20. 20. The logic that makes this seem obvious
  21. 21. Fragmentation
  22. 22. Going native is a policy of exclusion... http://url.ie/a1xc
  23. 23. “We could probably save 70% of our development budget by switching to a single, cross-platform client Phil Lebin, CEO http://url.ie/a1xl supports 5 native mobile platforms “...all of these users on all these devices using Facebook mobile in the wide rainbow of lovely different experiences across Android, iPhone, Windows, the Web. That was great from a user perspective. What sucks? The environment for my developers, essentially. You have the bad old days. You have four different platforms to build for something essentially. You want to build for all of those groups? You are going to have to build the sucker four times. Dave Fetterman, Engineering Manager http://url.ie/dj68 supports 4 native mobile platforms
  24. 24. Defining “native” vs. “mobile web” Objective C HTML, CSS, JS C ++ Java works best on webkit browsers
  25. 25. Different platforms usually means different people Objective CJava
  26. 26. Native isn’t always better Native app only Both Web app only  Gyroscope and Accelerometer  Accessing filesystems (e.g. address book, photos)  Fully-immersive experience (e.g. gaming)  Support in-app purchases (Apple takes 30% cut)  Camera  Smoother and more responsive  Store data offline  Access GPS  Have app-like UI and transitions  Accessible as app from home screen  Much easier to test, prototype, and rollout  Can update immediately (no app store approval), customers don’t have to update the app  HTML 5 is continually adding hardware capabilities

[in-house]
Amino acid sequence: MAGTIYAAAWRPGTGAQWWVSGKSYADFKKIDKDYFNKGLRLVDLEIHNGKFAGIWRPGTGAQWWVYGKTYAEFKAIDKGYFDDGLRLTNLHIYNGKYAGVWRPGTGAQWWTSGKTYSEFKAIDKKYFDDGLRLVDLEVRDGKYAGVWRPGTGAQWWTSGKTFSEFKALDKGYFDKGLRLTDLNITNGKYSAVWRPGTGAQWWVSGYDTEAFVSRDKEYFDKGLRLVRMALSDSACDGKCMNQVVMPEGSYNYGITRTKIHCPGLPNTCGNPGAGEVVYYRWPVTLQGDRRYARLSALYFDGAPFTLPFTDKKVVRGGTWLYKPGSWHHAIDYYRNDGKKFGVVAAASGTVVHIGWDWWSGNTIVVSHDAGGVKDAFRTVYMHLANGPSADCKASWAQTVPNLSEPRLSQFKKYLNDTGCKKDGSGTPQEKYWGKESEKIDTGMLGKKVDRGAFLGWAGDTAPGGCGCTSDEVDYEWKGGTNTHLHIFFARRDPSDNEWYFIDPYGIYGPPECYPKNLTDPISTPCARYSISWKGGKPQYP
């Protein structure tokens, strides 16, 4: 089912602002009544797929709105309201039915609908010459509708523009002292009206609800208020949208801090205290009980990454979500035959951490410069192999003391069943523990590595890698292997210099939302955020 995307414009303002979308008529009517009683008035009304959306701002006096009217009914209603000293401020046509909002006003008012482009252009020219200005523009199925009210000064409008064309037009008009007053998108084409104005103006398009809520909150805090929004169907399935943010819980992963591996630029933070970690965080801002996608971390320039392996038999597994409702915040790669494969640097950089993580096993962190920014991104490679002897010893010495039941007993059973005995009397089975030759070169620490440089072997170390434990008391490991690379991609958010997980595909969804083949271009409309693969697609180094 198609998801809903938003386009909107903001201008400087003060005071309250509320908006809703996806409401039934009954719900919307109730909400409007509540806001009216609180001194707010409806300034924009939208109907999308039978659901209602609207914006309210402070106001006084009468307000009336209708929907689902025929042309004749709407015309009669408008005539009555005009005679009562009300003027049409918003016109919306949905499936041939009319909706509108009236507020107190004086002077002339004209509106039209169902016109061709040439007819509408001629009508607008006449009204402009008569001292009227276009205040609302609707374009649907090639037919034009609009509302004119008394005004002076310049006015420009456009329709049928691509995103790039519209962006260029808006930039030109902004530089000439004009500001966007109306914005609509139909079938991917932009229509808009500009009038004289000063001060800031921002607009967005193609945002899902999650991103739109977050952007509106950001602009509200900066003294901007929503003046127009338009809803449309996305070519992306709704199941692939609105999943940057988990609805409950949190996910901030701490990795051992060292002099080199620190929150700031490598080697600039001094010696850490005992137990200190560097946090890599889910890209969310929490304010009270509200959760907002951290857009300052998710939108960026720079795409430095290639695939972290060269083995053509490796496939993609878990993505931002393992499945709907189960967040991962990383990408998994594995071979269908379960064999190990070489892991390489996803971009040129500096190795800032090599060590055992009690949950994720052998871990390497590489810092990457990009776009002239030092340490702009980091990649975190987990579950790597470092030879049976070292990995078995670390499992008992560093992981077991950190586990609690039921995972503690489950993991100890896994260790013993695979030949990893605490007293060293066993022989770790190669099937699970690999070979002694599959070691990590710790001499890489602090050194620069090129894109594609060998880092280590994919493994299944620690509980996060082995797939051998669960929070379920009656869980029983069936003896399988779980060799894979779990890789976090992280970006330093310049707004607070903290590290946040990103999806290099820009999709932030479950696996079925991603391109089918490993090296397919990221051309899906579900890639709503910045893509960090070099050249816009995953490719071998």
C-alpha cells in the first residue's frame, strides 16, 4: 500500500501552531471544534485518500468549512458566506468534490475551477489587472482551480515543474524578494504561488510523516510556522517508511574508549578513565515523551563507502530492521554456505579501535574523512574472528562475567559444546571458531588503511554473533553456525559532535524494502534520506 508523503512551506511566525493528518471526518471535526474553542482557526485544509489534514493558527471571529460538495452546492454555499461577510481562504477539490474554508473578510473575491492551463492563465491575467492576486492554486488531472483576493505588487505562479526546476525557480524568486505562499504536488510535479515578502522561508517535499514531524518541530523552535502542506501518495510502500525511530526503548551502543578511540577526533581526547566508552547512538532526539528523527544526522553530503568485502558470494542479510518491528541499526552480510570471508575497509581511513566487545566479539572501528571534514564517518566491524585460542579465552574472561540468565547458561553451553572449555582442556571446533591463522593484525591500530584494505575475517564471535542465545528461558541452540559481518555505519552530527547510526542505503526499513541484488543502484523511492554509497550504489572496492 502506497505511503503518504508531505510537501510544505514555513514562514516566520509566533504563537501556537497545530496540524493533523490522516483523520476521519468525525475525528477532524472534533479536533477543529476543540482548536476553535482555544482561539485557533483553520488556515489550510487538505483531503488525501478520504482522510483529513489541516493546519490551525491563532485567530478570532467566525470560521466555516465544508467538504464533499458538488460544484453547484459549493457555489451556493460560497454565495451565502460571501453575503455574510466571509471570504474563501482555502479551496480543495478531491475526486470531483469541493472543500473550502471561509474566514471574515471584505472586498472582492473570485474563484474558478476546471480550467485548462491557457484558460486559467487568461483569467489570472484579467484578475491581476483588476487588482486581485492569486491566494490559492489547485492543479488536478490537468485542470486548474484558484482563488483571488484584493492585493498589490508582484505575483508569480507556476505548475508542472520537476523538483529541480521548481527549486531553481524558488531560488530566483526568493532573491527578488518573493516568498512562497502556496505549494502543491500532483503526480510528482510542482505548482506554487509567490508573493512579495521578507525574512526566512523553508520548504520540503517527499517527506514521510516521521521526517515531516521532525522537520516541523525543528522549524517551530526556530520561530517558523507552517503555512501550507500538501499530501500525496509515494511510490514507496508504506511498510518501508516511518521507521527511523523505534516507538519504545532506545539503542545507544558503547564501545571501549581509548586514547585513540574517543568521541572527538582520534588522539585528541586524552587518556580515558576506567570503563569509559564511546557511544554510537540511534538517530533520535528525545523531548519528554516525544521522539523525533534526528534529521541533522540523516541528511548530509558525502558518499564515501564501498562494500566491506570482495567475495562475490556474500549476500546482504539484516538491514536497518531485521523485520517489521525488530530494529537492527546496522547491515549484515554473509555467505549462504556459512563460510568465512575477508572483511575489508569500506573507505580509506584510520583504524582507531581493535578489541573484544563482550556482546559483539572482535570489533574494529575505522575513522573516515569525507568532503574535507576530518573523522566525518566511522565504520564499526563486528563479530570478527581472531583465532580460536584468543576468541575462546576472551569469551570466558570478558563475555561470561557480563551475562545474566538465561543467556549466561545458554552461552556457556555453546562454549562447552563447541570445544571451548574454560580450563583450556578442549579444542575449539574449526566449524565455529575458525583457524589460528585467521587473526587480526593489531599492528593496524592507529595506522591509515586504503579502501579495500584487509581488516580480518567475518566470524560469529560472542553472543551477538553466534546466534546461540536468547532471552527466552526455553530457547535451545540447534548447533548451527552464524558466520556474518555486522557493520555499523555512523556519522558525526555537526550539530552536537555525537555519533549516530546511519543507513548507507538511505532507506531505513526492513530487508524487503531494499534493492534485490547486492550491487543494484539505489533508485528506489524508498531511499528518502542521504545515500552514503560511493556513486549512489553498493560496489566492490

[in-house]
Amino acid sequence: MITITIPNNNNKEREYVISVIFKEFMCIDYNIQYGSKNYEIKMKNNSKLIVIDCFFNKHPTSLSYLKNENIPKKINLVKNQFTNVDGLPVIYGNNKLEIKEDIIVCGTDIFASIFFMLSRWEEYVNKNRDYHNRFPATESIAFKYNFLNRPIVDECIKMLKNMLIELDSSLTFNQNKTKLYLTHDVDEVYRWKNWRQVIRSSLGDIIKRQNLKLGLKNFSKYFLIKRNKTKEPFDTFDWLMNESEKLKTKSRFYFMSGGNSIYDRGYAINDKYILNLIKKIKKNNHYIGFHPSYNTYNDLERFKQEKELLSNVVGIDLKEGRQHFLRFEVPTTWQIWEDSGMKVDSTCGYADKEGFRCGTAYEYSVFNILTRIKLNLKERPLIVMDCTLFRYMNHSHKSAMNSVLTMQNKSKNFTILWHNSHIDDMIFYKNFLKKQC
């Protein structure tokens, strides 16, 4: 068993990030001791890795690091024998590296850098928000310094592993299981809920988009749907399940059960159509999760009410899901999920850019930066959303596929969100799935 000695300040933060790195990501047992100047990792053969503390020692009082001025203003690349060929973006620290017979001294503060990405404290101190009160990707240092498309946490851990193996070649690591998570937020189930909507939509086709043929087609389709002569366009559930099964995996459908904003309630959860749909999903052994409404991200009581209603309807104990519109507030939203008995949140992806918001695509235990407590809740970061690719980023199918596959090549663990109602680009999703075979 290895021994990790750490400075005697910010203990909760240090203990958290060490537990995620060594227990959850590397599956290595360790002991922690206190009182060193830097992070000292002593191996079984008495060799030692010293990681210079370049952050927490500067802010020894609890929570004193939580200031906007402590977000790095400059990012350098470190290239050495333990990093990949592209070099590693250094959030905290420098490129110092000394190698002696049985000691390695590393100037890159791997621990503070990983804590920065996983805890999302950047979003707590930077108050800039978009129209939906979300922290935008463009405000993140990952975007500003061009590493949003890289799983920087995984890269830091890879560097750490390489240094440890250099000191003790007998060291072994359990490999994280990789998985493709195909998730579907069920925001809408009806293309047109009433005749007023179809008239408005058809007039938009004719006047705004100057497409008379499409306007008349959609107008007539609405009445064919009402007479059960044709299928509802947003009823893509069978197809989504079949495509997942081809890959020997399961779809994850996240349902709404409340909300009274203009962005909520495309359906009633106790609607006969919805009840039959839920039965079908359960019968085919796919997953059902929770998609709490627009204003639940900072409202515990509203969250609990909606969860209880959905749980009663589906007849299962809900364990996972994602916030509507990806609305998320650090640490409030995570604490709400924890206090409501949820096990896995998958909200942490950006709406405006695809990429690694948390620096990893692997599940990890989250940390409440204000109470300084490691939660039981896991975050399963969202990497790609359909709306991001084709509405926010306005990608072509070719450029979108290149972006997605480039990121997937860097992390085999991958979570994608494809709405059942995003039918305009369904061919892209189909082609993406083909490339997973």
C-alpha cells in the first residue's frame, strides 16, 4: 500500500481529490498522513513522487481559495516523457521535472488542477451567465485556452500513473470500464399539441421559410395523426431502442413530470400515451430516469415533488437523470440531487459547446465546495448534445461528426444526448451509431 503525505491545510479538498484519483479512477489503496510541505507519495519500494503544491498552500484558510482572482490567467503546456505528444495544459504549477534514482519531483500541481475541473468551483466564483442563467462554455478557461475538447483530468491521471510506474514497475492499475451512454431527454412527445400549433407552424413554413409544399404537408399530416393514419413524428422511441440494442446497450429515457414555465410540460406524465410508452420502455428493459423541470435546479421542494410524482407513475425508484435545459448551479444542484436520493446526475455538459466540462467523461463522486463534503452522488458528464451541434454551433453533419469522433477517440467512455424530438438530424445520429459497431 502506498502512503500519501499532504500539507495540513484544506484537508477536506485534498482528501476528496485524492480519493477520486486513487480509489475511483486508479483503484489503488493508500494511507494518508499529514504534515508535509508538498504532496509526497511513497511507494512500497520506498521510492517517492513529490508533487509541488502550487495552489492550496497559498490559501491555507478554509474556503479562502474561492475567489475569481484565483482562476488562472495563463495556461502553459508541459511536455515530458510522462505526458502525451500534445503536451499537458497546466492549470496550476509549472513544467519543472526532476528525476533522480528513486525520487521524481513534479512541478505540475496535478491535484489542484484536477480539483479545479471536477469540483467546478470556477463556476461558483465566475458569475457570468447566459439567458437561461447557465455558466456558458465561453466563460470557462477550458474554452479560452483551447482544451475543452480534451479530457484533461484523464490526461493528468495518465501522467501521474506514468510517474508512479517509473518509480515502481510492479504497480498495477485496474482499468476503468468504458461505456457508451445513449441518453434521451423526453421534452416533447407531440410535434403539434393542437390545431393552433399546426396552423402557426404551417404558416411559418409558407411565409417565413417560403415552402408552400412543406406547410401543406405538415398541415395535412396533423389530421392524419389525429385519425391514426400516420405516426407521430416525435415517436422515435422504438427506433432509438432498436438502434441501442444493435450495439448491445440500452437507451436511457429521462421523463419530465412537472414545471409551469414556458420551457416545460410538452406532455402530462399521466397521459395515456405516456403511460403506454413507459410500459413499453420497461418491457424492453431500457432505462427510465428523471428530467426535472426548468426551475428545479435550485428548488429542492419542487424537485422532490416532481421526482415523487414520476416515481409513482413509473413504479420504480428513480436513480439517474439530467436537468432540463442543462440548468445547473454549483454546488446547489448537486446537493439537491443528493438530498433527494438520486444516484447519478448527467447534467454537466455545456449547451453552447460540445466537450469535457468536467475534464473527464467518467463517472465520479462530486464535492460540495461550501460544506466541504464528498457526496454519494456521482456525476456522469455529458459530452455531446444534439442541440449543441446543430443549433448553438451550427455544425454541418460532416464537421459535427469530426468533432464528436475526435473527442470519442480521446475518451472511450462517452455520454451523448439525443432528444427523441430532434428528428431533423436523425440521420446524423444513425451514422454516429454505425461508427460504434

27. 27. Who’s going with HTML 5?
  28. 28. The magic bullet?
  29. 29. So is this an easy one?
  30. 30. 1. Your app needs to use the hardware So let’s look at these criteria a little closer
  31. 31. Native app only Both Web app only  Gyroscope and Accelerometer  Accessing filesystems (e.g. address book, photos)  Fully-immersive experience (e.g. gaming)  Support in-app purchases (Apple takes 30% cut)  Camera  Smoother and more responsive  Store data offline  Access GPS  Have app-like UI and transitions  Accessible as app from home screen  ??Findability??  Much easier to test, prototype, and rollout  Can update immediately (no app store approval), customers don’t have to update the app  Can link to the app (e.g. SMS with link to your bill)  HTML 5 is continually adding hardware capabilities
  32. 32. This was reason we went native with Tayto
  33. 33. Gmail launched their native app in November
  34. 34. It didn’t go down so well amongst technorati
  35. 35. Panned in the reviews as well
  36. 36. Lesson: app expectations are VERY HIGH
  37. 37. 2. Frequency of use
  38. 38. Apps that people use the most - the habit forming ones
  39. 39. “As this data shows, while smart phone clients are important, there are even more people who use the mobile Twitter web site and/or SMS."
  40. 40. Out of 425 million mobile users:
  41. 41. Just because you hope people will use your app frequently, that doesn’t necessarily mean they need a native app
  42. 42. 3. Damn those links